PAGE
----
The utopian design and organization of Brasília—the modernist new capital of Brazil—were meant to transform Brazilian society. In this sophisticated, pioneering study of Brasília from its inception in 1957 to the present, James Holston analyzes this attempt to change society by building a new kind of city and the ways in which the paradoxes of constructing an imagined future subvert its utopian premises. Integrating anthropology with methods of analysis from architecture, urban studies, social history, and critical theory, Holston presents a critique of modernism based on a powerfully innovative ethnography of the city.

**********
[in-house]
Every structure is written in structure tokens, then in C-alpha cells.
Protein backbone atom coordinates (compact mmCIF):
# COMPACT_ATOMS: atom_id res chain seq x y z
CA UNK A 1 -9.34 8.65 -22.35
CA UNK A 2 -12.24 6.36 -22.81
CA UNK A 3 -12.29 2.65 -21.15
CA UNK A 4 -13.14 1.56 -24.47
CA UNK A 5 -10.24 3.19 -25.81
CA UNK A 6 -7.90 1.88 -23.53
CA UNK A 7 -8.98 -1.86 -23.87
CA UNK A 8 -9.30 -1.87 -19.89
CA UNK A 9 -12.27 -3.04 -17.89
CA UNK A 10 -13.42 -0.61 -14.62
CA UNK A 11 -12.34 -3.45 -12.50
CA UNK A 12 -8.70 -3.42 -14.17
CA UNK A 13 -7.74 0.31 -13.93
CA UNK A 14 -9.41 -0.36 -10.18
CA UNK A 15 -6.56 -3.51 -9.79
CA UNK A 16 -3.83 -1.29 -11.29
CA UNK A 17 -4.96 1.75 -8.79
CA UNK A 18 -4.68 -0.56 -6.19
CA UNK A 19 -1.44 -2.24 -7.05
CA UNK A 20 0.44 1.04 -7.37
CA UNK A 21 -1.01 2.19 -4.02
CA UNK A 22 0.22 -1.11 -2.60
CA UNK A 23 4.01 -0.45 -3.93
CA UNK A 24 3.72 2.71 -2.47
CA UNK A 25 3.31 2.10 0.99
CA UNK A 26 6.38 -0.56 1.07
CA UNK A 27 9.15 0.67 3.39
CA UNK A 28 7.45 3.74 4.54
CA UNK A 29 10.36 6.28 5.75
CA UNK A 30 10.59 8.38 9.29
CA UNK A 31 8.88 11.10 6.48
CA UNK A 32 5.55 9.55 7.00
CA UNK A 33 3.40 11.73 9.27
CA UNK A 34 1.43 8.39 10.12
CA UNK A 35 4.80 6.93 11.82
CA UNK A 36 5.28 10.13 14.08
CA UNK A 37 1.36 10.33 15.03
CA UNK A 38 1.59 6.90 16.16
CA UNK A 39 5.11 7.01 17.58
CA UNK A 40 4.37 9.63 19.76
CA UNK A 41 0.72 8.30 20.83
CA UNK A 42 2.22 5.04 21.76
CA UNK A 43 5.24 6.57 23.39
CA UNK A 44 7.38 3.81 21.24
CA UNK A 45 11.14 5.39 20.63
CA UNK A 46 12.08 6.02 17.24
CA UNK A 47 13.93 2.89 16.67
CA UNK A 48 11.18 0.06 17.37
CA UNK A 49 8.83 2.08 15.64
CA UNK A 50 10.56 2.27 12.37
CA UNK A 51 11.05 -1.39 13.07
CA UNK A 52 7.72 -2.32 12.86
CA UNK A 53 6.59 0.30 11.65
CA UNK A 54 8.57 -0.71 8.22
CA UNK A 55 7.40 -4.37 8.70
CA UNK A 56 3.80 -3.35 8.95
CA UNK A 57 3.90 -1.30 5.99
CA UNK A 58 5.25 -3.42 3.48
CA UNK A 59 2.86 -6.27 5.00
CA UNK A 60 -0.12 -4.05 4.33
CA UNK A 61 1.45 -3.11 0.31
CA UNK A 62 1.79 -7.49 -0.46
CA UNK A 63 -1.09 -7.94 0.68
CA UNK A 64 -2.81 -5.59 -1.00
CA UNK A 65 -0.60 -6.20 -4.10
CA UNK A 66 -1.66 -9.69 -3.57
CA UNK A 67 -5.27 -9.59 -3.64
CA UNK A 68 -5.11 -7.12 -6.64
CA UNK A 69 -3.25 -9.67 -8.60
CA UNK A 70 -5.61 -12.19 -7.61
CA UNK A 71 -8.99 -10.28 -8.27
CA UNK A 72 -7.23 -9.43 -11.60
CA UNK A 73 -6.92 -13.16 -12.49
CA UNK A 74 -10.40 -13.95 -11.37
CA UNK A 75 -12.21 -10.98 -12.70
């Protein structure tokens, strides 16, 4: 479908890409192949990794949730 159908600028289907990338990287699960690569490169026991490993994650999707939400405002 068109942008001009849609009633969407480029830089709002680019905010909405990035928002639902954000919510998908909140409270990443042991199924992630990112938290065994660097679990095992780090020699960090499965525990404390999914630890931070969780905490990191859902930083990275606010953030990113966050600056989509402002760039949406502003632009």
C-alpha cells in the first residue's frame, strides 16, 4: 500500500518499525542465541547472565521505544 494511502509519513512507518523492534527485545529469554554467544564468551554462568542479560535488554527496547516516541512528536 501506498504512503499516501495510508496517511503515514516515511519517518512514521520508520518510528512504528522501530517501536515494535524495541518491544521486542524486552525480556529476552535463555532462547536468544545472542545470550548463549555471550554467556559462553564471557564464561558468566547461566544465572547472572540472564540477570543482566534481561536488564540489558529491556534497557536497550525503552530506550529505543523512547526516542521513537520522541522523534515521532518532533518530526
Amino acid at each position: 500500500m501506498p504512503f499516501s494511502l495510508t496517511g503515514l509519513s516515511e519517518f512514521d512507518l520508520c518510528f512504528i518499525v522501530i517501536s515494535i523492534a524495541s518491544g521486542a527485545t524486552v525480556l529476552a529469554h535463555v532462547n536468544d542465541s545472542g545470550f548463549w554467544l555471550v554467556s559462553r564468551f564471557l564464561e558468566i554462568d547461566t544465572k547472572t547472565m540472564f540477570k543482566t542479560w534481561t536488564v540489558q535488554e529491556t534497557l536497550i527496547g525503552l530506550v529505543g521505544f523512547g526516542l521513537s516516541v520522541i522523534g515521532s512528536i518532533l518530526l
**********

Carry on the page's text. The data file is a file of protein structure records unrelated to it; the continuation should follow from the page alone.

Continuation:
In this revision of his doctoral dissertation, Holston (anthropology, U. of Southern California) combines analytical and ethnographic methods to examine Brasilia as an example of a development project founded on a paradox. In order to create Brasilia as the representation of an imagined and desired future, the government would have to utilize existing conditions incompatible with that future. Holston examines the ways in which, in the construction of the city and the making of its society, the paradoxes of utopia subverted its initial premises. With many maps, figures, tables, and some photos. Annotation c. Book News, Inc., Portland, OR (booknews.com)